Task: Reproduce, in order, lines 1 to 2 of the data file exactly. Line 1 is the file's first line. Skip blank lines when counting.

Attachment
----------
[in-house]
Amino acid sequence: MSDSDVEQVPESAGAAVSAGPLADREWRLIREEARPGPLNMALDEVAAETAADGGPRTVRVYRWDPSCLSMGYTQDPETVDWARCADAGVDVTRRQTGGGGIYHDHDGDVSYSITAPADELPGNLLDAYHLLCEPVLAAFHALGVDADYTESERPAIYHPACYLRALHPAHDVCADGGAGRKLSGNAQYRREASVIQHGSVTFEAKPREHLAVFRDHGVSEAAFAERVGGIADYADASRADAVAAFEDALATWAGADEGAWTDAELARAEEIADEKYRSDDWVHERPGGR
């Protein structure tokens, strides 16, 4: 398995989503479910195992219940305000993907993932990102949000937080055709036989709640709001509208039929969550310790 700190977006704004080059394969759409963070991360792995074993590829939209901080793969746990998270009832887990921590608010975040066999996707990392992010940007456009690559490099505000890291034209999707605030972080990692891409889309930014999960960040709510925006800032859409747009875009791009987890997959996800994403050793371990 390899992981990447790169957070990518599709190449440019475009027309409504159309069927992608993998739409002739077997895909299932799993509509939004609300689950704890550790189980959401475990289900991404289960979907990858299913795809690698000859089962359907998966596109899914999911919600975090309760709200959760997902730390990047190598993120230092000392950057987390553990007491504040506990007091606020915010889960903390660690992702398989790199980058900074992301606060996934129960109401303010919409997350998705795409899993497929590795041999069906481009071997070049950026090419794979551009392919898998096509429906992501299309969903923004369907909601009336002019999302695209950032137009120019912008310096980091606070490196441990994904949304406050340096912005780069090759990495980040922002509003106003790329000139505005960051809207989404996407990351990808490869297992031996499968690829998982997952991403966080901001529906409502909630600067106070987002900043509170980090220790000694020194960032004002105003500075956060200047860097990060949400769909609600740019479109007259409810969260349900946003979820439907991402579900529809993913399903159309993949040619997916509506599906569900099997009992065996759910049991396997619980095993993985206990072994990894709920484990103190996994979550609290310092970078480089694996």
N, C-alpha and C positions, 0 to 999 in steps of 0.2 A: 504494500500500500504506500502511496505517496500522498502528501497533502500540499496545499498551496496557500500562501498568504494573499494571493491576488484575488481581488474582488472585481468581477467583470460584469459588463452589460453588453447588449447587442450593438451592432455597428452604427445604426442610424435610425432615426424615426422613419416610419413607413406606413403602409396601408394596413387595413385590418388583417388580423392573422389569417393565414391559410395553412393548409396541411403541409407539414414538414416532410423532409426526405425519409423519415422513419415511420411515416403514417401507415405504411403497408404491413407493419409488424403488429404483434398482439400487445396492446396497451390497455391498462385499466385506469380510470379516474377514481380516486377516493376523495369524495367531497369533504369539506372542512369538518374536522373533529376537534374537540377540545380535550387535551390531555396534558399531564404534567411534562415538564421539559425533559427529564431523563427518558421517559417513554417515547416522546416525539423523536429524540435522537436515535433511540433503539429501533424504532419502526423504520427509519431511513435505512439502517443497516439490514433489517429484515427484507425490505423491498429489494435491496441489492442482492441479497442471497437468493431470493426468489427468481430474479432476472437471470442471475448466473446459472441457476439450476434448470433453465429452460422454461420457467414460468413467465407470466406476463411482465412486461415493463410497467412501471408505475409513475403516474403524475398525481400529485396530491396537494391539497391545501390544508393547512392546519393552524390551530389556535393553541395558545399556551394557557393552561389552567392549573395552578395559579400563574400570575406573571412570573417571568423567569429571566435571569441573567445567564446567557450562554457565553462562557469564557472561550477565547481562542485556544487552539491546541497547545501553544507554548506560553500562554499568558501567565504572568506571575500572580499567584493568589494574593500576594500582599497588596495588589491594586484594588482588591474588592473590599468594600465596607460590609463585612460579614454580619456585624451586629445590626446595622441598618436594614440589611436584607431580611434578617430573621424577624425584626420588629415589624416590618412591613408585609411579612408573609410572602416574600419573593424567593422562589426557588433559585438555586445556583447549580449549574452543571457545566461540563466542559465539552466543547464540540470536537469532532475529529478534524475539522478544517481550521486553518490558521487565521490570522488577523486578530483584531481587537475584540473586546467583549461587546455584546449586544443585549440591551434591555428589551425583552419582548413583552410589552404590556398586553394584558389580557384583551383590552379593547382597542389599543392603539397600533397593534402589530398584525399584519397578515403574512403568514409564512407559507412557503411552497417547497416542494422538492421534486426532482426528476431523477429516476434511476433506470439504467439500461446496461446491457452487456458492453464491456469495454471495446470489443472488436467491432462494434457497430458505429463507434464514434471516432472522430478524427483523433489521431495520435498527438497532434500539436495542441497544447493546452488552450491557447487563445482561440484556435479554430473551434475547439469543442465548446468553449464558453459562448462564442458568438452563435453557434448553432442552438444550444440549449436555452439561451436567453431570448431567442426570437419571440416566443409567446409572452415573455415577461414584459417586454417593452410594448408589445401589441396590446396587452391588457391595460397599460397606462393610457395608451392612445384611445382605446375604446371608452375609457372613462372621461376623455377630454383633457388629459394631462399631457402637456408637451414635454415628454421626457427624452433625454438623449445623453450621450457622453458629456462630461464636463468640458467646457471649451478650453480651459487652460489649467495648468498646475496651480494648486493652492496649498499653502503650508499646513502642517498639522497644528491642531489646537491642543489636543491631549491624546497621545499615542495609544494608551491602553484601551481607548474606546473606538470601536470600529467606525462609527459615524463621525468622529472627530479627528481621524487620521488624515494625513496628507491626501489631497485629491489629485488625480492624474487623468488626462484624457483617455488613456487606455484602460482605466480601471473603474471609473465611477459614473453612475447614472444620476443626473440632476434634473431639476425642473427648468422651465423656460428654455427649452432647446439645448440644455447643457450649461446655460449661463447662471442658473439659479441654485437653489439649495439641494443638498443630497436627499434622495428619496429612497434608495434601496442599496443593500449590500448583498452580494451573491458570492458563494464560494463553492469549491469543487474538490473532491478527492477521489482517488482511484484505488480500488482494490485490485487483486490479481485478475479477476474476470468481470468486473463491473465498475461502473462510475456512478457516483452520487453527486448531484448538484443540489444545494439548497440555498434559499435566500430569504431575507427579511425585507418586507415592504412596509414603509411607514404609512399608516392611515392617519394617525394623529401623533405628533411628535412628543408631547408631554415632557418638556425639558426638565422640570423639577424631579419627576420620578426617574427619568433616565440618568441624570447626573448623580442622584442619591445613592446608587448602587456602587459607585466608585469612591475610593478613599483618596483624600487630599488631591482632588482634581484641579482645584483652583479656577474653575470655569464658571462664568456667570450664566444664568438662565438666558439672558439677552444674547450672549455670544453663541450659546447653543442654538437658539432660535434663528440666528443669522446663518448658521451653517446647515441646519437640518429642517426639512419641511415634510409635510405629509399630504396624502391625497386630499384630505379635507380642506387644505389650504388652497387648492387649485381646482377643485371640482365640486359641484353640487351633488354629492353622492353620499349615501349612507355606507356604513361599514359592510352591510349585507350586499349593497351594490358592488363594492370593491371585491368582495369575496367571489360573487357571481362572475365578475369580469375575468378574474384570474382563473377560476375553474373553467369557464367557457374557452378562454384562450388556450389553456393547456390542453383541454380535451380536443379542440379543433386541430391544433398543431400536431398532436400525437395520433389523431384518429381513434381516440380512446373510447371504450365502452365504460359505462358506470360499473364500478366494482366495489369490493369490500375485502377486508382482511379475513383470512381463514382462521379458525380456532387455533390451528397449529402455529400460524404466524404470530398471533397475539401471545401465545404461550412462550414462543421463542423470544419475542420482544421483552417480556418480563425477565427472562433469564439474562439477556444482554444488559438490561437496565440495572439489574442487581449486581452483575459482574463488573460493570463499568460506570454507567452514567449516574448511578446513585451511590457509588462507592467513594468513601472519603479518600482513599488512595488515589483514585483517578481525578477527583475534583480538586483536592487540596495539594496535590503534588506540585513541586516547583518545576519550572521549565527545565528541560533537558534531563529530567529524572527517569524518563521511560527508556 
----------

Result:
[in-house]
Amino acid sequence: MSDSDVEQVPESAGAAVSAGPLADREWRLIREEARPGPLNMALDEVAAETAADGGPRTVRVYRWDPSCLSMGYTQDPETVDWARCADAGVDVTRRQTGGGGIYHDHDGDVSYSITAPADELPGNLLDAYHLLCEPVLAAFHALGVDADYTESERPAIYHPACYLRALHPAHDVCADGGAGRKLSGNAQYRREASVIQHGSVTFEAKPREHLAVFRDHGVSEAAFAERVGGIADYADASRADAVAAFEDALATWAGADEGAWTDAELARAEEIADEKYRSDDWVHERPGGR